Nothing ever Ends

From 1997 to 2005, Jon Bang Carlsen shot a trilogy of films in South Africa dealing with his relationship to religious issues. Now he is back with a new film, Purity Beats Everything, also set in South Africa, but this time adding a contemplative, auto-biographical layer shot at his country home in Denmark. Around the testimonials of two Holocaust survivors, the film delves deep into the layers underlying Nazism’s purity ideals, traces of which, the filmmaker contends, still exist today.

"My mother was always an optimist. It didn't save her." These words are Miriam Lichterman's, one of the two witnesses in Jon Bang Carlsen's new film, "Purity Beats Everything". Lichterman was the only member of her family to survive Auschwitz. After the war, she moved to South Africa, far from the Europe that had made a wreckage of her life. But, even having escaped European concepts of purity, Lichterman soon realised she had ended up in another political hot spot with anything but trouble-free relationships between races, religions and cultures.

"... perhaps the most beautiful function of art is its ability to give shape to even the most painful experiences, so you can stand looking into a darkness that is otherwise too sinister for humans to contemplate."

"... perhaps the most beautiful function of art is its ability to give shape to even the most painful experiences, so you can stand looking into a darkness that is otherwise too sinister for humans to contemplate."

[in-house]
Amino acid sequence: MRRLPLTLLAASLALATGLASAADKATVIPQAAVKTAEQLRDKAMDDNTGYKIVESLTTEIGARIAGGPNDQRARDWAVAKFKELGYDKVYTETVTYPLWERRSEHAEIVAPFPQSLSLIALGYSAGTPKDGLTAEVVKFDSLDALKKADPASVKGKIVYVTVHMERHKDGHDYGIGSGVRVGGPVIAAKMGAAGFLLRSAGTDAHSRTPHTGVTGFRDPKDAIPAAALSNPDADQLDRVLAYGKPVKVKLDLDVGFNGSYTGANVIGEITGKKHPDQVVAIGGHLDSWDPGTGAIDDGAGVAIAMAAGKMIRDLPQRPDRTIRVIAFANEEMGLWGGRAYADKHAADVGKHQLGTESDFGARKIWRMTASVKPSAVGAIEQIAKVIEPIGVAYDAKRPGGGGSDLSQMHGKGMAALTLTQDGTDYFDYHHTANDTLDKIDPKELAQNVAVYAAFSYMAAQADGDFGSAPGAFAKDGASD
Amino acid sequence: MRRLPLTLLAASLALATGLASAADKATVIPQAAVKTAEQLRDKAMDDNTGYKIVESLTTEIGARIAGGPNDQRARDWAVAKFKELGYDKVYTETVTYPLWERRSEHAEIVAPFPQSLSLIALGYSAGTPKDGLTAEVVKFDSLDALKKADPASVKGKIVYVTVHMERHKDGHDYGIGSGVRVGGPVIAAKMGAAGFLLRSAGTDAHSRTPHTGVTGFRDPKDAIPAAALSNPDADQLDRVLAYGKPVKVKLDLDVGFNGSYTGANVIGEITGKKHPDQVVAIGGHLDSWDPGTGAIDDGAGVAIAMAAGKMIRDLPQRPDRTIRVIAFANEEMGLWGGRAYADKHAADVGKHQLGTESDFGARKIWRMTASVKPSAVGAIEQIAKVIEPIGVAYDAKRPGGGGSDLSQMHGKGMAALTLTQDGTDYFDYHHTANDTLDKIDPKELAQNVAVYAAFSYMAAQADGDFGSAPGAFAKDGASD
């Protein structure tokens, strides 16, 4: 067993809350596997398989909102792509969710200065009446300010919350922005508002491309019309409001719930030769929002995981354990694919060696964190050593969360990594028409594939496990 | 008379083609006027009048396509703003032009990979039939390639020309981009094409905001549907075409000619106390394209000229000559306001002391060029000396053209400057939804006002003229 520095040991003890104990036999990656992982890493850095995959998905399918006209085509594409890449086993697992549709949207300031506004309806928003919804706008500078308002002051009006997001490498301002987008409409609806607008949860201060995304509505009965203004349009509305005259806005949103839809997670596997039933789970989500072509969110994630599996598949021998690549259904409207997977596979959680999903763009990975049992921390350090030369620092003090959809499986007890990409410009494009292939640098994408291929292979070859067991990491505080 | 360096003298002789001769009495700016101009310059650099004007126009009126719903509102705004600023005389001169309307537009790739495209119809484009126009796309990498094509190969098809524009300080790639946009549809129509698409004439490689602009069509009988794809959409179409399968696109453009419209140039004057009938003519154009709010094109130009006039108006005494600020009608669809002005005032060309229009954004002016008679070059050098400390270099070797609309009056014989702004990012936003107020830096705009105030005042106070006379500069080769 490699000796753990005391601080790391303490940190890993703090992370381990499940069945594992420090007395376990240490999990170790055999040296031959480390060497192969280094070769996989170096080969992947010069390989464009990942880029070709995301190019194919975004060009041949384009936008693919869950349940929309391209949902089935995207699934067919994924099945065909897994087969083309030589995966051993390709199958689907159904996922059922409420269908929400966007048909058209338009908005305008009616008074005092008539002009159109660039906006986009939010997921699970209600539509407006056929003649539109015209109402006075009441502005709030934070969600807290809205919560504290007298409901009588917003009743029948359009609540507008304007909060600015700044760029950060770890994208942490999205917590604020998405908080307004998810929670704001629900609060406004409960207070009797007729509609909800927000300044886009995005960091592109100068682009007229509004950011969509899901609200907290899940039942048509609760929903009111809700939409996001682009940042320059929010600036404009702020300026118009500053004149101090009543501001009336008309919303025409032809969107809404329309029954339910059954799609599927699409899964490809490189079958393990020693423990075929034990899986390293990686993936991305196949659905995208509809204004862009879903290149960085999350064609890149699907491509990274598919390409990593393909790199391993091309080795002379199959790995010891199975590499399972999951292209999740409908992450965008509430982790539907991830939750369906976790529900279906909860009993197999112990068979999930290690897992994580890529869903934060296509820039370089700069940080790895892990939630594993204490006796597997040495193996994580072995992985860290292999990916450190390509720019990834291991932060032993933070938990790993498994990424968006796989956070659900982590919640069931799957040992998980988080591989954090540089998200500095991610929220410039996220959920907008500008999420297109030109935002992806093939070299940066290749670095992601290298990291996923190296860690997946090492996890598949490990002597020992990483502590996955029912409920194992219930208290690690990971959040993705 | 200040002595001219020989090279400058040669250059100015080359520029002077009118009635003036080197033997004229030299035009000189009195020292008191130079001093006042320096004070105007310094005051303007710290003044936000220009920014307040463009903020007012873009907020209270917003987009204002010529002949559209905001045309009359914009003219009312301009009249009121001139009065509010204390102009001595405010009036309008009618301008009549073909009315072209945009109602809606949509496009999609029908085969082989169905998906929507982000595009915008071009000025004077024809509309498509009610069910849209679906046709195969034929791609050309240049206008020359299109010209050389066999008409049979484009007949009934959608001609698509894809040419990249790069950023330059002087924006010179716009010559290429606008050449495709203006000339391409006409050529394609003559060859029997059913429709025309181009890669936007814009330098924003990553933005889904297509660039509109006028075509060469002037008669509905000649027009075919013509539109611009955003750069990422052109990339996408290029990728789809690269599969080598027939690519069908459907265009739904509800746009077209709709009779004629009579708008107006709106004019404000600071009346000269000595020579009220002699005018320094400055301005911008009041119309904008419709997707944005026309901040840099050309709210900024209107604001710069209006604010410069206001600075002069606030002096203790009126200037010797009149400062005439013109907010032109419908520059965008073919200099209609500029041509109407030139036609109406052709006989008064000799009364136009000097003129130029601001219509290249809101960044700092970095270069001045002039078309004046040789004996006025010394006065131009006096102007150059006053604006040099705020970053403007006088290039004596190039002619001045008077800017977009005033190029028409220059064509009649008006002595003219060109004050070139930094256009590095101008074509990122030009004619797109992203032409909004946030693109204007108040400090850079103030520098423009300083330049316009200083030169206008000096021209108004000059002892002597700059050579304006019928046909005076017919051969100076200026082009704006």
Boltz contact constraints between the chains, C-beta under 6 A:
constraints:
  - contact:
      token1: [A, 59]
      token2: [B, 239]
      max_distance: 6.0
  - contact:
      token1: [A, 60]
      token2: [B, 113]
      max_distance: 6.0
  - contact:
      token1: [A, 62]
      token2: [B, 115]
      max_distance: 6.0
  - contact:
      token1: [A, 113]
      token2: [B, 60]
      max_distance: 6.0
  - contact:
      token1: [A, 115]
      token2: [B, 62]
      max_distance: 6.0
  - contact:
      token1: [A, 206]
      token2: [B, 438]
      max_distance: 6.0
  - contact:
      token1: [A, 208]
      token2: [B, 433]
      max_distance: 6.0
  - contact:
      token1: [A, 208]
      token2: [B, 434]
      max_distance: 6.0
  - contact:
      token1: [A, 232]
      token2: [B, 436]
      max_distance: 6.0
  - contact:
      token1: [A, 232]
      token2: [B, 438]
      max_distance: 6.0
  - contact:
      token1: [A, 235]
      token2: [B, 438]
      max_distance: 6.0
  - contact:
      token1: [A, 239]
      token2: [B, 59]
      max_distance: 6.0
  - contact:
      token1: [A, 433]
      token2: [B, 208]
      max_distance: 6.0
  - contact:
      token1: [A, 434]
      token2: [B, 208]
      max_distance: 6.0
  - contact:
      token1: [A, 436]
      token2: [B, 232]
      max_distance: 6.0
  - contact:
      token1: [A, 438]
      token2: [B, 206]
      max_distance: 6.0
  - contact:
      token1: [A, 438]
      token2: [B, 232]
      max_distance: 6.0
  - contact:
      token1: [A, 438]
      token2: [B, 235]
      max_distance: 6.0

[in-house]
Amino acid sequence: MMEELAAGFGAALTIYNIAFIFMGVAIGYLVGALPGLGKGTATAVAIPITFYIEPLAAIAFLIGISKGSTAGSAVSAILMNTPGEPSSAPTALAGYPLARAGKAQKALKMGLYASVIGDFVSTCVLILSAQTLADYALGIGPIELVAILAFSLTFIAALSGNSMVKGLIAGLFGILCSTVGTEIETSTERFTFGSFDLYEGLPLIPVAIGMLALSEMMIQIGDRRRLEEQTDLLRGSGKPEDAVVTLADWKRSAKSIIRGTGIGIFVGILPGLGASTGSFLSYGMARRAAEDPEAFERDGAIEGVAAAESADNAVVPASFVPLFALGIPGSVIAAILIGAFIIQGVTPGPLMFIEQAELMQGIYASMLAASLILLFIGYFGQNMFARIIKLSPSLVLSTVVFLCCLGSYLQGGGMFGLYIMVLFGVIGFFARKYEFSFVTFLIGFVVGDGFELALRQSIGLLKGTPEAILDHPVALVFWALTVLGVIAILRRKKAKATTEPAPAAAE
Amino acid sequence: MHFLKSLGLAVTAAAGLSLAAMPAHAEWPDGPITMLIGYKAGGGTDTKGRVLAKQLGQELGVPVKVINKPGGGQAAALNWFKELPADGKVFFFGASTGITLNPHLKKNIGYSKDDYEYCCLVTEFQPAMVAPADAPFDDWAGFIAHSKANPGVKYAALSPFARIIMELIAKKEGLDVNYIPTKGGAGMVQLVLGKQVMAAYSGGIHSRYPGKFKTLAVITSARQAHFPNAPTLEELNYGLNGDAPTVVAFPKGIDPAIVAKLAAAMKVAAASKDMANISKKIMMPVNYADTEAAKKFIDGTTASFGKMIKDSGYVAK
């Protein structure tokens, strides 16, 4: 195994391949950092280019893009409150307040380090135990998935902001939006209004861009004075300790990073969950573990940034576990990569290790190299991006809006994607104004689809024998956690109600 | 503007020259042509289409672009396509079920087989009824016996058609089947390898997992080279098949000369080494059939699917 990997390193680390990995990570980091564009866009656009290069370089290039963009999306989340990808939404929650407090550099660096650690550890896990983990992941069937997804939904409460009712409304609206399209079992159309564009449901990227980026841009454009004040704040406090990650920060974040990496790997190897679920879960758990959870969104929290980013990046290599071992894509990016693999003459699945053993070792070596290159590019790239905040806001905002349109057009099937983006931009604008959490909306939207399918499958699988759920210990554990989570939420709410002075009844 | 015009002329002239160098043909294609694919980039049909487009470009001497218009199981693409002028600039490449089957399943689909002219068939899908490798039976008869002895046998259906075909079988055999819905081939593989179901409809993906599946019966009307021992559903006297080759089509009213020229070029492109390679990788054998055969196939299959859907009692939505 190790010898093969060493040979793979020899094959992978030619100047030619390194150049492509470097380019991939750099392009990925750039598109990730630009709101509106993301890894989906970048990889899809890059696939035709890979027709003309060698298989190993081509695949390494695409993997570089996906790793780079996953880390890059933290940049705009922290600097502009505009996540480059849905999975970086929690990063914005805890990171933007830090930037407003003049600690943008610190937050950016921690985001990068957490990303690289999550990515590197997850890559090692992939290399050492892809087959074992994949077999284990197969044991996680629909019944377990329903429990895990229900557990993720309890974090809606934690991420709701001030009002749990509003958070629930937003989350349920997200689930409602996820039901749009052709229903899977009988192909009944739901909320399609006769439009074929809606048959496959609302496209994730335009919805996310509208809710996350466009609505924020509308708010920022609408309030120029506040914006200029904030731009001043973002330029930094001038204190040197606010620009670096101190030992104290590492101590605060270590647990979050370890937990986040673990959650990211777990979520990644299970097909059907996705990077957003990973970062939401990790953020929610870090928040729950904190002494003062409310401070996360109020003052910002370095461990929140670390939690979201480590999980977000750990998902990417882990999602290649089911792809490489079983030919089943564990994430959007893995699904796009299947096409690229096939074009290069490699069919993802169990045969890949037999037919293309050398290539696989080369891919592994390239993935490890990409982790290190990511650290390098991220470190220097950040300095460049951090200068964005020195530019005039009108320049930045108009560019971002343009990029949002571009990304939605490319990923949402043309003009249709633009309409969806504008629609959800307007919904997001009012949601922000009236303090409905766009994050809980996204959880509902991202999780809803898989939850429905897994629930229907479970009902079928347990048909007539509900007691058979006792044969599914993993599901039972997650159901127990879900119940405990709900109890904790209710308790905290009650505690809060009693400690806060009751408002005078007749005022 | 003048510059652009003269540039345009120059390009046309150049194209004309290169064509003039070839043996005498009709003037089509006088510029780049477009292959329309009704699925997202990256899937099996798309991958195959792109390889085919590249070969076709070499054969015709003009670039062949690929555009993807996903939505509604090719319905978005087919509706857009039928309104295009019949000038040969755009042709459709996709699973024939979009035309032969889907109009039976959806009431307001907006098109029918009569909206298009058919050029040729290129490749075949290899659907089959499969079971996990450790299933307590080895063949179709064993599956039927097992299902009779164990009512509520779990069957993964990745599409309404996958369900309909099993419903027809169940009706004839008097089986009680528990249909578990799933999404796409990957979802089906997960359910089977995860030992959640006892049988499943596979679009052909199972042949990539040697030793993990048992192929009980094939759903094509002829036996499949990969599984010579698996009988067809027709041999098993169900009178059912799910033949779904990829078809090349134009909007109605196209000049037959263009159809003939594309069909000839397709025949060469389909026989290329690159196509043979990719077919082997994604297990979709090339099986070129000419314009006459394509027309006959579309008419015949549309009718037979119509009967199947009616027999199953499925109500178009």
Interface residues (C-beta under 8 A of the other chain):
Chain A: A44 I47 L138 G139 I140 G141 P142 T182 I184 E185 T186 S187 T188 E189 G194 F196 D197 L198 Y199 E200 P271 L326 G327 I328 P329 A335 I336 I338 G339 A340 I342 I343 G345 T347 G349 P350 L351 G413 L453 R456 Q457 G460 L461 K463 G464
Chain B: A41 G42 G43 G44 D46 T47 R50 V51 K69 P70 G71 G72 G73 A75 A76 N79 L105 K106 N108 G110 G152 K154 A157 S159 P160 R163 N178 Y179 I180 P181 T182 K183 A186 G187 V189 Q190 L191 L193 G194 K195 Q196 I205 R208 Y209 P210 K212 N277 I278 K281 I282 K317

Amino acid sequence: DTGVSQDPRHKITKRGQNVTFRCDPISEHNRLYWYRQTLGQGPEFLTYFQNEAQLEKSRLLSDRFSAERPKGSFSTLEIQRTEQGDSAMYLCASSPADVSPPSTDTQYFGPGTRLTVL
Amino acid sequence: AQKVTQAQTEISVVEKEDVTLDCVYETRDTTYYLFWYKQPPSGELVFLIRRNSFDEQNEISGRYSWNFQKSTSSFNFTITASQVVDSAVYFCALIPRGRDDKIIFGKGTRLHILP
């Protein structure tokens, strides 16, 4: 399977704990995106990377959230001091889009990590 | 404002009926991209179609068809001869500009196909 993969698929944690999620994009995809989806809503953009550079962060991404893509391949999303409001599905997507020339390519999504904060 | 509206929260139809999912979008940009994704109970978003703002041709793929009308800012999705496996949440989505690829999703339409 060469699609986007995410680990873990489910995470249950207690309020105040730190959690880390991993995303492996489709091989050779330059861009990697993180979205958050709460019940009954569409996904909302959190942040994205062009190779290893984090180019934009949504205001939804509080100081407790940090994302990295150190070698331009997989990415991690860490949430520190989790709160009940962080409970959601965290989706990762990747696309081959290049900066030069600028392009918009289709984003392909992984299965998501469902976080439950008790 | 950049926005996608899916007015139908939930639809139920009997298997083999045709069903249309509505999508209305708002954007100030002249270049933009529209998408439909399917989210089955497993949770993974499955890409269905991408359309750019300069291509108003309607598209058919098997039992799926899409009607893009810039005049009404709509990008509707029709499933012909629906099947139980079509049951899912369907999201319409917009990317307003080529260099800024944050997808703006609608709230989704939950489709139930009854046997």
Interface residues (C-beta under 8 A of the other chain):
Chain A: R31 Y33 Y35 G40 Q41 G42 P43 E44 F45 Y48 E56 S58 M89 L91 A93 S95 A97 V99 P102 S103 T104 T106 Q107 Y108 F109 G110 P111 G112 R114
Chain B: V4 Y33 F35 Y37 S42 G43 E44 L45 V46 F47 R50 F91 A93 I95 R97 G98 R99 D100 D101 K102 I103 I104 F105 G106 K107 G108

"The Jews had been through incredible evil as the result of the Nazis' Northern European variant of a perverted notion of purity," Bang Carlsen says. "It seems somehow tragicomic that, when they finally succeeded in escaping the smell of cremated family members and making it to South Africa, they are met first by protesters on the pier and, once they are admitted into the country, they become part of a white upper class founded on some of the same ideologies behind the persecution of their own people in Europe."



Born 1950. Film director. Graduate of the Danish Film School, 1976. Written and directed more than thirty films, both documentaries and feature films. His documentaries are often visually and symbolically powerful staged portraits of marginal figures and milieus that involve compelling stories, best exemplified in "En rig mand"/"A Rich Man" (1978) and in "Før gæsterne kommer"/"Before the Guests Arrive" (1986).